424 pp., 6.125 x 9.25, 45 halftones, notes, index
Hardcover ISBN: 978-1-4696-4714-2
Published: November 2018
eBook ISBN: 978-1-4696-4715-9
Published: September 2018
Buy this Book
Free E-Exam Copies
Berry orchestrates a parade of vibrant personalities, from the founder Bienville, a warrior emblazoned with snake tattoos; to Governor William C. C. Claiborne, General Andrew Jackson, and Pere Antoine, an influential priest and secret agent of the Inquisition; Sister Gertrude Morgan, a street evangelist and visionary artist of the 1960s; and Michael White, the famous clarinetist who remade his life after losing everything in Hurricane Katrina. The textured profiles of this extraordinary cast furnish a dramatic narrative of the beloved city, famous the world over for mysterious rituals as people dance when they bury their dead.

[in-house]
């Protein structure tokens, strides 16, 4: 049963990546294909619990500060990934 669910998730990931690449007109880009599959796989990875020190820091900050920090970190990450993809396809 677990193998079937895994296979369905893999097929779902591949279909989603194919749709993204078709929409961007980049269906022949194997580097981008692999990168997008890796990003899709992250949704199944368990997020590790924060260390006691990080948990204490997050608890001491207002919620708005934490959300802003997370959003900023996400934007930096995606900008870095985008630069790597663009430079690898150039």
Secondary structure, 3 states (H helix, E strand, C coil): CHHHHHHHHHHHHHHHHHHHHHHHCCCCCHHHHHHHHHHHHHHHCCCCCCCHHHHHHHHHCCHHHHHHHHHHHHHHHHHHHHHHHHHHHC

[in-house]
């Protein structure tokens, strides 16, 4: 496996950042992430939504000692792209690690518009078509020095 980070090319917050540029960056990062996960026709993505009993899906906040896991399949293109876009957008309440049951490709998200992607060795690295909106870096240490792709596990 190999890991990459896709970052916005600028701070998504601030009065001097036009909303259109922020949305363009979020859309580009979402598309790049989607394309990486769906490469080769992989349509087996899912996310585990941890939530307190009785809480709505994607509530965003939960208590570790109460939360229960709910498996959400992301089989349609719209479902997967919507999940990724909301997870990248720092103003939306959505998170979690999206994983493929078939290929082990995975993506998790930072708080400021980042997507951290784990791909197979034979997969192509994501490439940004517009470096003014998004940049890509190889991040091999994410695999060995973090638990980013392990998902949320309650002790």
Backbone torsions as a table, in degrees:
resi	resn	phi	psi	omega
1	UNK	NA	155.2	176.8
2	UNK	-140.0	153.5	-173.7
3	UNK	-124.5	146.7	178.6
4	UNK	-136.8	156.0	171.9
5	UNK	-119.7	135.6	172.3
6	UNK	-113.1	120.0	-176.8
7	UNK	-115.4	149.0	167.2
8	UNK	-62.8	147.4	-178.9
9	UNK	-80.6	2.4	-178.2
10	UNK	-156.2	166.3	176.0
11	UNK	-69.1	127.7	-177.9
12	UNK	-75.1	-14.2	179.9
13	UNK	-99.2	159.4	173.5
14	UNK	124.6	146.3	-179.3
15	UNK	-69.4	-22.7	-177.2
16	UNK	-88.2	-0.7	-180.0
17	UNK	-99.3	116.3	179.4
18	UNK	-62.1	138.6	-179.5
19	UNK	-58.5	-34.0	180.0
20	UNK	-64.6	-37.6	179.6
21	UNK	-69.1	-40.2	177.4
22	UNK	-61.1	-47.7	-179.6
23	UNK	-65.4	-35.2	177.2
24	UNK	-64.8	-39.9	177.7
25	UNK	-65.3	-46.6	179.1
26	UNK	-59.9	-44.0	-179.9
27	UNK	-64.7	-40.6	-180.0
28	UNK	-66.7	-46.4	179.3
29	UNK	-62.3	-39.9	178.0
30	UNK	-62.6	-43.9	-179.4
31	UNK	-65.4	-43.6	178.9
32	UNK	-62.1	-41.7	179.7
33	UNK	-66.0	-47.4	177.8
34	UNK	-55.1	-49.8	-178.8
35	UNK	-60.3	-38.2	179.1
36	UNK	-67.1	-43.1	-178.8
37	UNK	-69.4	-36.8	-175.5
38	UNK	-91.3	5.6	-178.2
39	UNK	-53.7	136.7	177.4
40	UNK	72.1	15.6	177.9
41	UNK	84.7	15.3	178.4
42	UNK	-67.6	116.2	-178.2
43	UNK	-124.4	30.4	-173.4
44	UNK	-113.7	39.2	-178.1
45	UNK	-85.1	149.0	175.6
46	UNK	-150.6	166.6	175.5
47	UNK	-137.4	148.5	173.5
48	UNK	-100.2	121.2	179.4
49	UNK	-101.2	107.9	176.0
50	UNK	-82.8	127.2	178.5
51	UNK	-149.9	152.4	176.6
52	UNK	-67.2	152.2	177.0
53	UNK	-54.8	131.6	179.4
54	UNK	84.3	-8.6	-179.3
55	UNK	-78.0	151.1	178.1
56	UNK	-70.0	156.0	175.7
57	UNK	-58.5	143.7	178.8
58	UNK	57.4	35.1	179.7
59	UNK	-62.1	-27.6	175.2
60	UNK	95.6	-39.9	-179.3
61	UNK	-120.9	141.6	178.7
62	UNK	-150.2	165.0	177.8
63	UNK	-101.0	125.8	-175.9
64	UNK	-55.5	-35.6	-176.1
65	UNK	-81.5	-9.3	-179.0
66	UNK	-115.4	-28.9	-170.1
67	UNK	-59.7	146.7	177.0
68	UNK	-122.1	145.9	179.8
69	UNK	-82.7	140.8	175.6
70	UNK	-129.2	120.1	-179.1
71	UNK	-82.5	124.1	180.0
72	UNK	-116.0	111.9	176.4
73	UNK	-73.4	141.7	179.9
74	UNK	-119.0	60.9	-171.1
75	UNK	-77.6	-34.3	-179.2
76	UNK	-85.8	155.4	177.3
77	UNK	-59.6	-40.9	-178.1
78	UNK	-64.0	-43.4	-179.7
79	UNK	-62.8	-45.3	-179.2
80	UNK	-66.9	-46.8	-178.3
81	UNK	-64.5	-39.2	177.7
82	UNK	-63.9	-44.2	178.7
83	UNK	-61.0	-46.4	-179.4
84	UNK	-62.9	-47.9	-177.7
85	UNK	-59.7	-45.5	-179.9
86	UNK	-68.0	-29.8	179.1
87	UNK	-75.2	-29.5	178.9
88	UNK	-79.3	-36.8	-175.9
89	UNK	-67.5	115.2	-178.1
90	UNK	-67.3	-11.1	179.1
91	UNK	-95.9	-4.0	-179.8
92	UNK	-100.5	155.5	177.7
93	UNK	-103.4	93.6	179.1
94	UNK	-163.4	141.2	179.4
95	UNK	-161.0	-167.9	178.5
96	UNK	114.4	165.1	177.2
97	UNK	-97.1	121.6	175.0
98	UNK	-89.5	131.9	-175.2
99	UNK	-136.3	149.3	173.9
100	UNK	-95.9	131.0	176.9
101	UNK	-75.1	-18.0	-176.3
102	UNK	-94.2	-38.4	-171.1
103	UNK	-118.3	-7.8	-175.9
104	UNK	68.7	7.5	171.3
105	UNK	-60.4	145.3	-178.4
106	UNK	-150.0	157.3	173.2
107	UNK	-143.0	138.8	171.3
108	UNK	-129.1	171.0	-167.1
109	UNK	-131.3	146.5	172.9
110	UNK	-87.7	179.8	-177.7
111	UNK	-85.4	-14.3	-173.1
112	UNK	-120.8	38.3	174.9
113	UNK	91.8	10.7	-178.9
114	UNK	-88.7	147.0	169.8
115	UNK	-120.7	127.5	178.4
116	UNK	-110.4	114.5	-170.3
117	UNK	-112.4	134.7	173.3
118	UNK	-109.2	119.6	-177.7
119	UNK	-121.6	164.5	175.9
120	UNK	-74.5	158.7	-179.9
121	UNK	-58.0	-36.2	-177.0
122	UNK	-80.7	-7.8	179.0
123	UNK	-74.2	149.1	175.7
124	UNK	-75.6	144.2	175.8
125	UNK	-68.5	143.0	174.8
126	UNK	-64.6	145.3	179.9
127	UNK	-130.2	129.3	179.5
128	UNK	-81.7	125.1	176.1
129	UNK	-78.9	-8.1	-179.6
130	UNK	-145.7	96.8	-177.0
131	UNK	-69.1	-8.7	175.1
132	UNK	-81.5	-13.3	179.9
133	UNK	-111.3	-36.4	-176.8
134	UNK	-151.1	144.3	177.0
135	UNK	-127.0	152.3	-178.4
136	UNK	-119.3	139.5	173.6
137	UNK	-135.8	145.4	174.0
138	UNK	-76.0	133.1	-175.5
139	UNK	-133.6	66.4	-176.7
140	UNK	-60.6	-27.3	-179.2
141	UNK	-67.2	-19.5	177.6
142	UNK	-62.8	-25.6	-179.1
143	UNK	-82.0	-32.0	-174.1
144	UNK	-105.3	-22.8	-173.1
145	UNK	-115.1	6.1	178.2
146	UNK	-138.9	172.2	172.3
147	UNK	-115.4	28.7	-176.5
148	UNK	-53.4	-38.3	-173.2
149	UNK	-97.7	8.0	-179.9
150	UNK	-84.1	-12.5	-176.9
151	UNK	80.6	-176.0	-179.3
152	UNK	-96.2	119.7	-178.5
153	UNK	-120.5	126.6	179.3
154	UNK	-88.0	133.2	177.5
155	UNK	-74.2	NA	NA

About the Author
Jason Berry is an independent writer, documentary film producer, and journalist living in New Orleans.
For more information about Jason Berry, visit the Author Page.
"A hypnotic biography of a unique American city. . . . City of a Million Dreams is history writing at its best, in which high-caliber prose manages to be as interesting as its subject."--Foreword Reviews
“Every major city should have such a guide to its past.”--Kirkus Reviews, starred review
"A bold, witty, character-driven history of New Orleans, just in time for its tricentennial."--Larry Blumenfeld, The Wall Street Journal
"Captures the reader's attention with a cavalcade of astoundingly detailed accounts of the exploits and adventures of a cornucopia of outstanding people who have left an enduring mark on New Orleans and the conflicts that have forged its distinctive urban culture."--Ed Conroy, The Houston Chronicle
"A powerful narrative about the making of a place, against all odds."--January Magazine
"Berry not only traces . . . overlaps of sound and spectacle; he uses overlapping narratives. . . . We see New Orleans, after another of its near-death experiences, still stubbornly not knowing how to die when it ought to." --Garry Wills, New York Review of Books